Alexander Halford Triple-Digit Post Count

    And you can determine whether it's light soreness by having it gone after 15-20 minutes of foam rolling and some mobility and stretching drill for the target muscles.

    I second that. Those stretch and mobility drills contributed a lot to me just in a few weeks I'm doing it. I do split it - 5-10 minutes here & there, not an hour a day, but there's definitely a difference between me without those drills and with it.
     
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  11. Sasa Rajnovic

    Sasa Rajnovic Triple-Digit Post Count Team Leader Certified Instructor

    Lack of shoulder mobility usually makes it harder to pack your shoulders, especially in the overhead position (kneeling position and standing position in the Get-up). I would recommend you to contact a Flexible Steel or an FMS instructor nearby and get your shoulders and thoracic spine working in full ROM.
     
  12. Jeffro

    Jeffro Triple-Digit Post Count

    Is your neck relaxed? I dont know if it shows up in the traps, but i was recently reviewing some Cook materials where he suggests rotating your head (saying "no) at each position of the getup to make sure you arent tense where you dont need it. Just a thought
     
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  13. Anna C

    Anna C More than 5000 posts Elite Certified Instructor

    I think you're onto something there, too. Any idea why you can't completely straighten your arms?

    My next suggestion is find a good massage therapist and get a deep tissue massage. It will help ease the upper traps, and if they work on your forearms, biceps, and shoulders it might help your mobility as well. It may take a few sessions. Currently I find that a 1.5 hour session once a month is what I need for maintenance.
     
  14. Smile-n-Nod

    Smile-n-Nod More than 500 posts

    Just the way I'm built. I first realized it when I was a teenager. They're almost straight, just not quite. The bend is only a few degrees--about the angle that a second hand on a clock moves in one second, but definitely not straight.
     
    Last edited: May 5, 2017
  15. Smile-n-Nod

    Smile-n-Nod More than 500 posts

    Over the past four months, I've been averaging 4-5 S&S sessions per week, plus martial arts, walking, and a little running. I've asked questions on this forum about pain in my traps, but more recently I've noticed pain on the outside of my thighs when I stand from the lunge position in get-ups.

    As of today, I have performed no get-ups in five days. I tested my unweigted stand-from-lunge today and I still feel sore in the same place on my thighs. Have I just been overdoing it for my age (53 years)? Should I just rest until my traps and thighs are no longer sore and then start slowly with a little more rest?

    (Sorry about all the questions. I'm a beginner to fitness and strength training; I'd love to hire someone like an SFG or other expert, but my older daughter is starting college in the fall and we have to be careful with our money.)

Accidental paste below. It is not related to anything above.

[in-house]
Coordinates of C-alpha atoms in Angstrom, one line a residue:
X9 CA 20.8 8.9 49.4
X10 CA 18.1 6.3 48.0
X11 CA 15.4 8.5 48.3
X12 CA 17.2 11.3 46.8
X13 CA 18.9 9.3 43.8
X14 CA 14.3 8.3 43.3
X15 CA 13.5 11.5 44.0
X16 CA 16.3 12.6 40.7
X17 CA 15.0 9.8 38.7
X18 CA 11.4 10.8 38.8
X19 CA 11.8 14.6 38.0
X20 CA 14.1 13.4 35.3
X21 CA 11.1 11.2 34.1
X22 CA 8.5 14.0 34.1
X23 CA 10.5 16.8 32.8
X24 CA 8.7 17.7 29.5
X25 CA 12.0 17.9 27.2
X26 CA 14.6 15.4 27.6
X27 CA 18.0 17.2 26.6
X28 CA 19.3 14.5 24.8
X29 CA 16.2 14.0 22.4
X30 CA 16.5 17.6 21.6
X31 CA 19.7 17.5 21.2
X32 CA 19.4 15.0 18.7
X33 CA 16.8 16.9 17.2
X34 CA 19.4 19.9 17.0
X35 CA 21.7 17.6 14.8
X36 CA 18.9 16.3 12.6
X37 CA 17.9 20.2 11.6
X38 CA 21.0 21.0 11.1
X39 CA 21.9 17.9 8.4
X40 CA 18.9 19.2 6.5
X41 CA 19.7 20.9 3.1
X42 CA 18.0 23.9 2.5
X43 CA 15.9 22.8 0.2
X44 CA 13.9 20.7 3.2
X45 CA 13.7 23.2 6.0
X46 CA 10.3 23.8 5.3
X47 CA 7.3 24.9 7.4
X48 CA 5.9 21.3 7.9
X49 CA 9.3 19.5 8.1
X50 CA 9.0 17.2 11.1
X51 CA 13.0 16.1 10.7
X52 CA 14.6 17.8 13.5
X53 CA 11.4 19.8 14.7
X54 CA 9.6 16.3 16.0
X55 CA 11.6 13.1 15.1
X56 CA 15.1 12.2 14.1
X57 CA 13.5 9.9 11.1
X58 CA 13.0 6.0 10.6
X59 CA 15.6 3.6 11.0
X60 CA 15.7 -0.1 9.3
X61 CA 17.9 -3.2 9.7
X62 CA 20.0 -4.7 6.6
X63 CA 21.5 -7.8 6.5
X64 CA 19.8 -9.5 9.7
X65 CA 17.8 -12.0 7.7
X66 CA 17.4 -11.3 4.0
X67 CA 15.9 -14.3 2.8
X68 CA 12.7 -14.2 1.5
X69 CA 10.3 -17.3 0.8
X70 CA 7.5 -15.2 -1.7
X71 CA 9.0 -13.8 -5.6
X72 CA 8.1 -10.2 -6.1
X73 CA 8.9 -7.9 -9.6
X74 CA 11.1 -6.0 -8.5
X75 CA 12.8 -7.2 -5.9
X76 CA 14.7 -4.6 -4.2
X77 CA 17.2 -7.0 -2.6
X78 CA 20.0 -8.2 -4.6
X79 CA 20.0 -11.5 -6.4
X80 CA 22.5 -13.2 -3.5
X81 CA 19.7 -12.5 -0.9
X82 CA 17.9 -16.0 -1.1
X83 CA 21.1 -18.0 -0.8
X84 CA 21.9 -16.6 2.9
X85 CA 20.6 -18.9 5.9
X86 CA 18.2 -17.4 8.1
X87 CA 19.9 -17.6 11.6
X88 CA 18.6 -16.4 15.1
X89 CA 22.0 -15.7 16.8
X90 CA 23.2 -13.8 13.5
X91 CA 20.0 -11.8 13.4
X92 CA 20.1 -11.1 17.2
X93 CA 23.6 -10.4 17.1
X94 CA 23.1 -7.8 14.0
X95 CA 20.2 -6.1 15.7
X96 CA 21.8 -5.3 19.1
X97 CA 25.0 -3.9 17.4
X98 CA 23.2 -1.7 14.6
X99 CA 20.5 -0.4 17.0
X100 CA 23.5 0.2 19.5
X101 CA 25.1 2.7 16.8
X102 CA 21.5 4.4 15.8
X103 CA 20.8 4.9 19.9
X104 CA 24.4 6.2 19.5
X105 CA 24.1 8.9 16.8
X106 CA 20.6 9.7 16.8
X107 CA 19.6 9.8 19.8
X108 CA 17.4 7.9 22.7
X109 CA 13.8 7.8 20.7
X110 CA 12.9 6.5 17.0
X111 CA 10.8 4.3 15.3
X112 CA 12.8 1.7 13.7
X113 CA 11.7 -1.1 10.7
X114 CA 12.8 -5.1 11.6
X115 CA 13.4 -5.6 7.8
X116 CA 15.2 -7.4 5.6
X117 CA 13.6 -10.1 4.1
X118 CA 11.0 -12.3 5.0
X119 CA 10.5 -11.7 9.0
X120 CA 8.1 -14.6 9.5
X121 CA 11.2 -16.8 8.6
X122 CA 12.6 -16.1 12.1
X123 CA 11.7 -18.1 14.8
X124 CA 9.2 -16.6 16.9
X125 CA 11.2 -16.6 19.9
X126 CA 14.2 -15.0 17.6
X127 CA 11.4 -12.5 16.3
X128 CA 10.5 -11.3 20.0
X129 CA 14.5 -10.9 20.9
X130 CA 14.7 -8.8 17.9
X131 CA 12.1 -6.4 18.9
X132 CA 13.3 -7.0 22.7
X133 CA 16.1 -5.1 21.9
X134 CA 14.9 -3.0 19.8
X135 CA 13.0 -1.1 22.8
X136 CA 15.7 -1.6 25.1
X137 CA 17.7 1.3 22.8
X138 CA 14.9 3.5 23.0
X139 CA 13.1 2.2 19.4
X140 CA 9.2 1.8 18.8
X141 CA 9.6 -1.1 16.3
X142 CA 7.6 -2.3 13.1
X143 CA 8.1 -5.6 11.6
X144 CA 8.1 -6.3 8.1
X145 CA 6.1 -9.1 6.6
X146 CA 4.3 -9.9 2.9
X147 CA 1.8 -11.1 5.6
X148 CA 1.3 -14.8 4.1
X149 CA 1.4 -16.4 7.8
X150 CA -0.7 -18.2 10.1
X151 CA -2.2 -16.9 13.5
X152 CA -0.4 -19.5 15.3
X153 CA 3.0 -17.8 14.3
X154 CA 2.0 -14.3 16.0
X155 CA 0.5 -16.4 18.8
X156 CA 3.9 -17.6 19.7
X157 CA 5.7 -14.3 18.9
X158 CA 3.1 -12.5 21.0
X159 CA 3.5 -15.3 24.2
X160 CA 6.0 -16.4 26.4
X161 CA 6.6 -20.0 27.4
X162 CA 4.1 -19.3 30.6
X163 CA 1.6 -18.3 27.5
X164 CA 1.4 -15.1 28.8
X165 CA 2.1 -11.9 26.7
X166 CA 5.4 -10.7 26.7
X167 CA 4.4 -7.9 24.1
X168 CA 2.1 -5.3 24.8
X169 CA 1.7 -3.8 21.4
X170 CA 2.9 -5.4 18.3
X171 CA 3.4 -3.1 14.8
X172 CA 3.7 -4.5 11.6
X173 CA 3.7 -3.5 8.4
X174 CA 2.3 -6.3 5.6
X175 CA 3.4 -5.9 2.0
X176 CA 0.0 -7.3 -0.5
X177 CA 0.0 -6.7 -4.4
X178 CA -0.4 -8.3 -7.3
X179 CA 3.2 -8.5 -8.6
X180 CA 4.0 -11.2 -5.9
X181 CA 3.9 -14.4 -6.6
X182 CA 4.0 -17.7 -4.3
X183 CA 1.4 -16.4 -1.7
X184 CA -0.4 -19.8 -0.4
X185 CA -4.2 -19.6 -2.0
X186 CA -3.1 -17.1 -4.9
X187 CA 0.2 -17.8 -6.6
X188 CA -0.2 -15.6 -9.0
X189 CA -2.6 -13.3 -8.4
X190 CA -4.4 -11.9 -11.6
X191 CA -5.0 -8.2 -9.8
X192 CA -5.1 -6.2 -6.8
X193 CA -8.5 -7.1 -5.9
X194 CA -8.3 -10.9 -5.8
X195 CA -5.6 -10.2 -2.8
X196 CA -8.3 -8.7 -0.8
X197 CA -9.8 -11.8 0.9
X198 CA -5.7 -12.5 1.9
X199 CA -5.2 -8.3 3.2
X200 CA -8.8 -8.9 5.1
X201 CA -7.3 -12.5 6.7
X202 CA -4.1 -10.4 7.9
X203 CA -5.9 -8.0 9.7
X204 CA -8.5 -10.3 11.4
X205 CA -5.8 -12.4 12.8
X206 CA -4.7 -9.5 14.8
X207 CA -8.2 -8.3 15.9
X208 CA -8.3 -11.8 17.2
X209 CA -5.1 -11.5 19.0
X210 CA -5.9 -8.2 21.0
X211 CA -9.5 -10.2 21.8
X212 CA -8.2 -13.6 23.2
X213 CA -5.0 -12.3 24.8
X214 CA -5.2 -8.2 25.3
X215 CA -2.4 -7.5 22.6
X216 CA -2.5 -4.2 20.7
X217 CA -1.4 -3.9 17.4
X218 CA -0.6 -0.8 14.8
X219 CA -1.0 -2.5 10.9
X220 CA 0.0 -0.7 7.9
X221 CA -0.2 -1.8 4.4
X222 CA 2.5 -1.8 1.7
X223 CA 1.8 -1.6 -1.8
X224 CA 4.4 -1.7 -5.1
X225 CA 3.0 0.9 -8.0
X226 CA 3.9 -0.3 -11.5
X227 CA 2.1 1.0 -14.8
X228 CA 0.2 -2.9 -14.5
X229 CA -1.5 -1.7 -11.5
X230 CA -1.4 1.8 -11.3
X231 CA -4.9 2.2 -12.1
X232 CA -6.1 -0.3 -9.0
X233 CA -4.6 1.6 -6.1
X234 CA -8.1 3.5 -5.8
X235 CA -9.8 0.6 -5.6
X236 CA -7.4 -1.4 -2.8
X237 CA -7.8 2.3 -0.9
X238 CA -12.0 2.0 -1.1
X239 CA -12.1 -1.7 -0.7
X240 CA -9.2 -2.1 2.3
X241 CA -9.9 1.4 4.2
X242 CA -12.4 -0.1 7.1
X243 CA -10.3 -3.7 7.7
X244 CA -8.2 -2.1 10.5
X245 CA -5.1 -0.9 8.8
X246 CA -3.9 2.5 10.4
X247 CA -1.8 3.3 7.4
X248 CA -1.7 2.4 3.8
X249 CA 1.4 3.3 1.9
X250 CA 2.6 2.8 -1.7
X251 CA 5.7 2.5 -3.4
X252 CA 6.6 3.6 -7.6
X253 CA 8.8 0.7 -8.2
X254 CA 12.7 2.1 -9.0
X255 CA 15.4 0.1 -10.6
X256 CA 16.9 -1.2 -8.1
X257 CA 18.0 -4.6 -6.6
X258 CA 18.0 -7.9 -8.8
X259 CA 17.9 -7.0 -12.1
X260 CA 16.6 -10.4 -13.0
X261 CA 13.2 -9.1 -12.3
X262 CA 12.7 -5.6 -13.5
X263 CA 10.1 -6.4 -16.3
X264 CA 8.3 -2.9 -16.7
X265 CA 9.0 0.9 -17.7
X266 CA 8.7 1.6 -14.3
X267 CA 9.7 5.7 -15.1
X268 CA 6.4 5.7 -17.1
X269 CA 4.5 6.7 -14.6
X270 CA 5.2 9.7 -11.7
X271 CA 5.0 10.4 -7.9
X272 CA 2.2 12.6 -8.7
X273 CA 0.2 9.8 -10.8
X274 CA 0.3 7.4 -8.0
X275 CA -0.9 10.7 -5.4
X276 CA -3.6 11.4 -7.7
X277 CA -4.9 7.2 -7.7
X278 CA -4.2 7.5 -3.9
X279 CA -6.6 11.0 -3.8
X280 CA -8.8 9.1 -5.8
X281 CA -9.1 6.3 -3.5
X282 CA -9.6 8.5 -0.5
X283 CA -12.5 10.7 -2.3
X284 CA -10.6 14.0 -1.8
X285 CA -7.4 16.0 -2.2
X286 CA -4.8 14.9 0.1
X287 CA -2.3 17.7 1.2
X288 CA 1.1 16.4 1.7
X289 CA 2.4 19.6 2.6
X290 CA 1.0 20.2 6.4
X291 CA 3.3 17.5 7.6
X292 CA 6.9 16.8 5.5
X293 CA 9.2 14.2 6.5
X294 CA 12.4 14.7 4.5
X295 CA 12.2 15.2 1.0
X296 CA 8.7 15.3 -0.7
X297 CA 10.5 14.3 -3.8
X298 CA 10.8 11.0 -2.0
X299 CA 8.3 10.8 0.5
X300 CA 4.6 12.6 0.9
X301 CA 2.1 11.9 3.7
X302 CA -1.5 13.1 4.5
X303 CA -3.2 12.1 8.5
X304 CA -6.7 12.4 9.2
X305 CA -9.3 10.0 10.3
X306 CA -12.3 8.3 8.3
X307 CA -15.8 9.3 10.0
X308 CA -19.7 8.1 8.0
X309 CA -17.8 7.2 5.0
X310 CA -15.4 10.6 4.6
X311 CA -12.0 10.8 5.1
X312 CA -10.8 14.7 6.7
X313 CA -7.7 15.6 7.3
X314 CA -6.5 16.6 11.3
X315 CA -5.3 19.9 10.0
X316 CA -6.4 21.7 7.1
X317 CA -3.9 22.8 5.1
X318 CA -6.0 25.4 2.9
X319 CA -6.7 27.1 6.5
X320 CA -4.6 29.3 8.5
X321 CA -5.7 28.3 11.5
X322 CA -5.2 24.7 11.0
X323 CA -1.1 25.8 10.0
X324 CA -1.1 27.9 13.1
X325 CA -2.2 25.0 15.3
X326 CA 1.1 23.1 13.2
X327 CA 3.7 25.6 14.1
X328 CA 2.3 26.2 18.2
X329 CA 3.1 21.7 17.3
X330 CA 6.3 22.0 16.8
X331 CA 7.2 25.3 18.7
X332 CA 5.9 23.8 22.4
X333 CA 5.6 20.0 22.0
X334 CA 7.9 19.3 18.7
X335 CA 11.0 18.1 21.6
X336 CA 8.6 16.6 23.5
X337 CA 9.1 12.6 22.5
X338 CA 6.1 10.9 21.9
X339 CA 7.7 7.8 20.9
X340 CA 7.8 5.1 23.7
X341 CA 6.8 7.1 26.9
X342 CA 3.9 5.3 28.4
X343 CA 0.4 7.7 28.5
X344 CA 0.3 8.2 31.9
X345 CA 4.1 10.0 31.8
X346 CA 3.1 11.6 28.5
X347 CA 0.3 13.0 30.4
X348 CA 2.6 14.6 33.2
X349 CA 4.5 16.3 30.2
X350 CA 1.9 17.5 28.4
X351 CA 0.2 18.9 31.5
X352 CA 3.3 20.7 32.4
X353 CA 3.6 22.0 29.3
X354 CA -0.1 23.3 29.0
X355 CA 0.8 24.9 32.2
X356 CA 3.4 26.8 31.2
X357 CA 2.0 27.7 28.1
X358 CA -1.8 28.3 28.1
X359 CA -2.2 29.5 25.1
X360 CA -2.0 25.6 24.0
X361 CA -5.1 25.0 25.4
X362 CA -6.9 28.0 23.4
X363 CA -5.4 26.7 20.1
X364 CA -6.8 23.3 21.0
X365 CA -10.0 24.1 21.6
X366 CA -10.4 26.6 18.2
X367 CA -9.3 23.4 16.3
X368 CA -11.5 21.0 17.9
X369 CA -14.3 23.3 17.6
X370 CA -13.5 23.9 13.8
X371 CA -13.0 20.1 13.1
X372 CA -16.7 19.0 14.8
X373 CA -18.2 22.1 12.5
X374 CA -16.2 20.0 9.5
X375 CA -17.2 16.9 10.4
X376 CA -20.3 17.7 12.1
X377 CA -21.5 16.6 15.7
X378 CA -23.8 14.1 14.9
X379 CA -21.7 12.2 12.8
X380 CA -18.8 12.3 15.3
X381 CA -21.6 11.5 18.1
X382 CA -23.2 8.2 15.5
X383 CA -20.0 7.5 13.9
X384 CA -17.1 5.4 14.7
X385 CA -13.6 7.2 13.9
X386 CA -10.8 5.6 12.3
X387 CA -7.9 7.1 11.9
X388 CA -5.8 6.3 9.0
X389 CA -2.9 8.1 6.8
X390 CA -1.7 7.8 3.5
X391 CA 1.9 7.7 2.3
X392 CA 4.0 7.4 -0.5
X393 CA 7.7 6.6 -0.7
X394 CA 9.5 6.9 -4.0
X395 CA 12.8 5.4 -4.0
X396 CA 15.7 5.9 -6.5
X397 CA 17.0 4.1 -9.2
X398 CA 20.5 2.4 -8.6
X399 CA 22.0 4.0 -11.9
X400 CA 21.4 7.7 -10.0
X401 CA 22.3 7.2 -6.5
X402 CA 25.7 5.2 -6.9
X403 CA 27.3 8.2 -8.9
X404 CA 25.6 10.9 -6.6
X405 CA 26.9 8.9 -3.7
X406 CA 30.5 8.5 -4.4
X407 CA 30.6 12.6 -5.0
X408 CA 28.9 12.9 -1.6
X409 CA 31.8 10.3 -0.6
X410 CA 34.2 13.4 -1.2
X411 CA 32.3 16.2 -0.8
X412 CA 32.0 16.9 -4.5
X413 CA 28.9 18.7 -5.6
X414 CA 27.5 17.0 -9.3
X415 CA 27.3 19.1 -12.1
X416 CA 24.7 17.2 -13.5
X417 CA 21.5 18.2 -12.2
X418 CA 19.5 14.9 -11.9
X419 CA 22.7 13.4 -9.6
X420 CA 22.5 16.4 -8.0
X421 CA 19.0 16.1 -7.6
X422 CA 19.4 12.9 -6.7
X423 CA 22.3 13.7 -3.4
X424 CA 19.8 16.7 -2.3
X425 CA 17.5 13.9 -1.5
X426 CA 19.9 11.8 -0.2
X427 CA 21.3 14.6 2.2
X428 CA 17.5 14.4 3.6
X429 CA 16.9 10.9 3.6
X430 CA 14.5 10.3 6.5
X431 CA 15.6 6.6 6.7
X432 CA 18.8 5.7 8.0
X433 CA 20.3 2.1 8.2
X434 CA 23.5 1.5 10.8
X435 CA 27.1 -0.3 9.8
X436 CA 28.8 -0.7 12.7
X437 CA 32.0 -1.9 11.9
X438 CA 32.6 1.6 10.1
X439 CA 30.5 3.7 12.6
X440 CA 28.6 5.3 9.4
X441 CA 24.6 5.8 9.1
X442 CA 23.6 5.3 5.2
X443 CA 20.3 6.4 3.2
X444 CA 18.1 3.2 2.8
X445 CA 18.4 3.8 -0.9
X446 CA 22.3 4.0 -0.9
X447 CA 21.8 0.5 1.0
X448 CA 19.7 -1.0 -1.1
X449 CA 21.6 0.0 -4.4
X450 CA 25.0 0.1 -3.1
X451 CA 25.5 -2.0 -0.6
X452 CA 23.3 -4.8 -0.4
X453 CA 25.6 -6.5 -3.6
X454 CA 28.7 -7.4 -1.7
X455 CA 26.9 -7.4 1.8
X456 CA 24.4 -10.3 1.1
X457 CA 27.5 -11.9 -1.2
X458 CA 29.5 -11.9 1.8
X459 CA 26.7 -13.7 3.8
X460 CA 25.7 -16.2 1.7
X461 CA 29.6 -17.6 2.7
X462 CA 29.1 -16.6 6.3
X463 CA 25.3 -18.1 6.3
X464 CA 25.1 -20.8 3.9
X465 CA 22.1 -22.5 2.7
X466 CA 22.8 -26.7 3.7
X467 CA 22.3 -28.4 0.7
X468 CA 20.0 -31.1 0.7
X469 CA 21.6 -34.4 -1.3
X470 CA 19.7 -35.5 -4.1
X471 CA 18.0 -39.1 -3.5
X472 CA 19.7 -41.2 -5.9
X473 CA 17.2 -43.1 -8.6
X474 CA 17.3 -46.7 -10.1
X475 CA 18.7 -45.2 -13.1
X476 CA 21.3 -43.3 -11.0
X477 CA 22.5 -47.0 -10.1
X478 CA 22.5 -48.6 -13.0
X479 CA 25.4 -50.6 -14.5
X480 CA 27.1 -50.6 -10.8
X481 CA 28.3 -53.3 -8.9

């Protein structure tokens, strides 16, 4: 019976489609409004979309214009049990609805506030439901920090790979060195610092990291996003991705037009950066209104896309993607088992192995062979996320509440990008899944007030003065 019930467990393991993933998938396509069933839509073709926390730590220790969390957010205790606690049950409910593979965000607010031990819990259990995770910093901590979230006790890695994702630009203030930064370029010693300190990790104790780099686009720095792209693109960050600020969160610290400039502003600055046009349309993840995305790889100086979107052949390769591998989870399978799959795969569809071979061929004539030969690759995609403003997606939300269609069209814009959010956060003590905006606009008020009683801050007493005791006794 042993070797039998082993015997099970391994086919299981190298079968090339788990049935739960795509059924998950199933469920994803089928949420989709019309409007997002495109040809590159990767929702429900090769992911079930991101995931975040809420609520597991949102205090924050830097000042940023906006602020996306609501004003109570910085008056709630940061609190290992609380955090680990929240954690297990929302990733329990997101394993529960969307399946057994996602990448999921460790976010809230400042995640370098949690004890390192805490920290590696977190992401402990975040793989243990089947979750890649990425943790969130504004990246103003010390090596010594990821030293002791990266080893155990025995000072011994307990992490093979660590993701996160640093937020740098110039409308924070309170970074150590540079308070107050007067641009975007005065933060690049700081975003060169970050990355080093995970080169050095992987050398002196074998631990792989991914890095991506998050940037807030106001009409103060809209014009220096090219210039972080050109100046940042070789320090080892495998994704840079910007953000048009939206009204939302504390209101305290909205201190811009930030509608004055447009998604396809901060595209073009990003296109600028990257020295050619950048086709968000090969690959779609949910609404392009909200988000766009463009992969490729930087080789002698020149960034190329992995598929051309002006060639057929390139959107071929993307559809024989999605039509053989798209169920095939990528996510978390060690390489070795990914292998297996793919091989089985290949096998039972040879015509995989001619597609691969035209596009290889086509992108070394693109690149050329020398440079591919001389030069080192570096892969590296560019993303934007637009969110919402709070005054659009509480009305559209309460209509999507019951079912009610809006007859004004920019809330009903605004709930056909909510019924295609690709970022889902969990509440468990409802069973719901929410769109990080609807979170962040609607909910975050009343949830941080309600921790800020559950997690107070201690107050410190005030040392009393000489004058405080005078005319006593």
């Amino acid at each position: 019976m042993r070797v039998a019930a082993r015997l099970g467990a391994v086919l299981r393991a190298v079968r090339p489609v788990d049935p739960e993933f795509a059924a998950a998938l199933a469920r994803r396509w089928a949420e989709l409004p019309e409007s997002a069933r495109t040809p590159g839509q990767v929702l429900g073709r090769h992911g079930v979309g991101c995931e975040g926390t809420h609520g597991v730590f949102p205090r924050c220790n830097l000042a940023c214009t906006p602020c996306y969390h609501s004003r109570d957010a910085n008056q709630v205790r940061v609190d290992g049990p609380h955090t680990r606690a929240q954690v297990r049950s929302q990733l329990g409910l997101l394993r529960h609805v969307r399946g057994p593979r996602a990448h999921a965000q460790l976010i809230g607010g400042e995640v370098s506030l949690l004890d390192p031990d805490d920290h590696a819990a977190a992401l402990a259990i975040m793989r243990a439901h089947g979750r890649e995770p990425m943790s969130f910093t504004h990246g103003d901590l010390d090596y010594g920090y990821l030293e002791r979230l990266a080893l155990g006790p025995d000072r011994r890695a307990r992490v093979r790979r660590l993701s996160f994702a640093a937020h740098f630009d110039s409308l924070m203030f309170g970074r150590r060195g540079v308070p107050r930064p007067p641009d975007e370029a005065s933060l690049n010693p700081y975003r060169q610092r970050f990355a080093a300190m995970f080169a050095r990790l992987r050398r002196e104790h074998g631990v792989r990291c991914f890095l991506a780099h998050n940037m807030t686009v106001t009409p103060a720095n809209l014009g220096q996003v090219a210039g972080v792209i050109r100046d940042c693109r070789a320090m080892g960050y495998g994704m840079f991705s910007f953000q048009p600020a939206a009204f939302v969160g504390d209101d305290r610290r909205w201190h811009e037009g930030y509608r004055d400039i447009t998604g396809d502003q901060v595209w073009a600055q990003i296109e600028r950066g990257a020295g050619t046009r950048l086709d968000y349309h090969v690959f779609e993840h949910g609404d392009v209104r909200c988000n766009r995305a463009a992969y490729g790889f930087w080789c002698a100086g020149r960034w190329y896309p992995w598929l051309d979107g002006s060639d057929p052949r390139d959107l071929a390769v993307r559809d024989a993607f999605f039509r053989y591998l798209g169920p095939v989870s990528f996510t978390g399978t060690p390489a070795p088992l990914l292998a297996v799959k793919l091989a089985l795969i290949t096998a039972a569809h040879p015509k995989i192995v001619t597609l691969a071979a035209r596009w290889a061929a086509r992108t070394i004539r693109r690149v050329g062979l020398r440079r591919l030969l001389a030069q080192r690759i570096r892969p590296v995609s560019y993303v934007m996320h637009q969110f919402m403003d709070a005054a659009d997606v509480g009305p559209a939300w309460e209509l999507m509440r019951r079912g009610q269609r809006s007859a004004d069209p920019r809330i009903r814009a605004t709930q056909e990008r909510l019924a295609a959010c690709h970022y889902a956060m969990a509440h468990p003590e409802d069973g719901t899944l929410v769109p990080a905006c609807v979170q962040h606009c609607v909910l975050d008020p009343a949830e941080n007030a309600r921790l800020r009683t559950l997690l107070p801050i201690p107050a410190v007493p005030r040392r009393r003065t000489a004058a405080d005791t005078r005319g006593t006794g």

Last edited: May 5, 2017
  16. taikei

    taikei Triple-Digit Post Count Certified Instructor

    If full get up is too much, partial get up is more than good enough. Repeating partial portion works well.
    You can stop at lunge position and go back down.

    It does sound like your lats isn't fired during swings and there's more tension in your shoulder area.
    Farmer walk with kettlebell in each hand and or suitcase dead lift, where would you feel it. These can be good diagnosis. You should be drawing your shoulder joints far behind and ear/shoulder need to be far distant apart as possible.
     
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  17. Smile-n-Nod

    Smile-n-Nod More than 500 posts

    I can do get-ups fine; my thighs have just begun to hurt in the last couple weeks. Thanks.
     
  18. offwidth

    offwidth More than 5000 posts

    Age per se does not necessarily need be a problem. There are plenty of 'old' cats out there doing pretty hard and bad-a$$ training. Not building up slowly enough can be a culprit, as can volume, form, technique, or biomechanical issues.
     
    Matts likes this.
  19. Darren Best

    Darren Best Triple-Digit Post Count

    50 here, something I am learning is, if something aches or hurts for more than a few days, figure out what's causing it and fix it.

    The sad reality is that after 50, it seems like "something" always hurts. I joke with younger guys that's why us old farts are so grouchy.

    I just resolved a nagging shoulder issue, it felt like someone was shoving a icepick from my shoulder blade to my clavicle and the pain radiated down my arm, this went on for almost two months. Trips to the chiropractor, stretching and rubber band work seemed to have no lasting effect on it. Turned out the problem is that I sleep differently on my right side than my left, go figure.

    Don't put up with it.
     
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  20. offwidth

    offwidth More than 5000 posts

    Ain't that the truth...

    Get off of my lawn!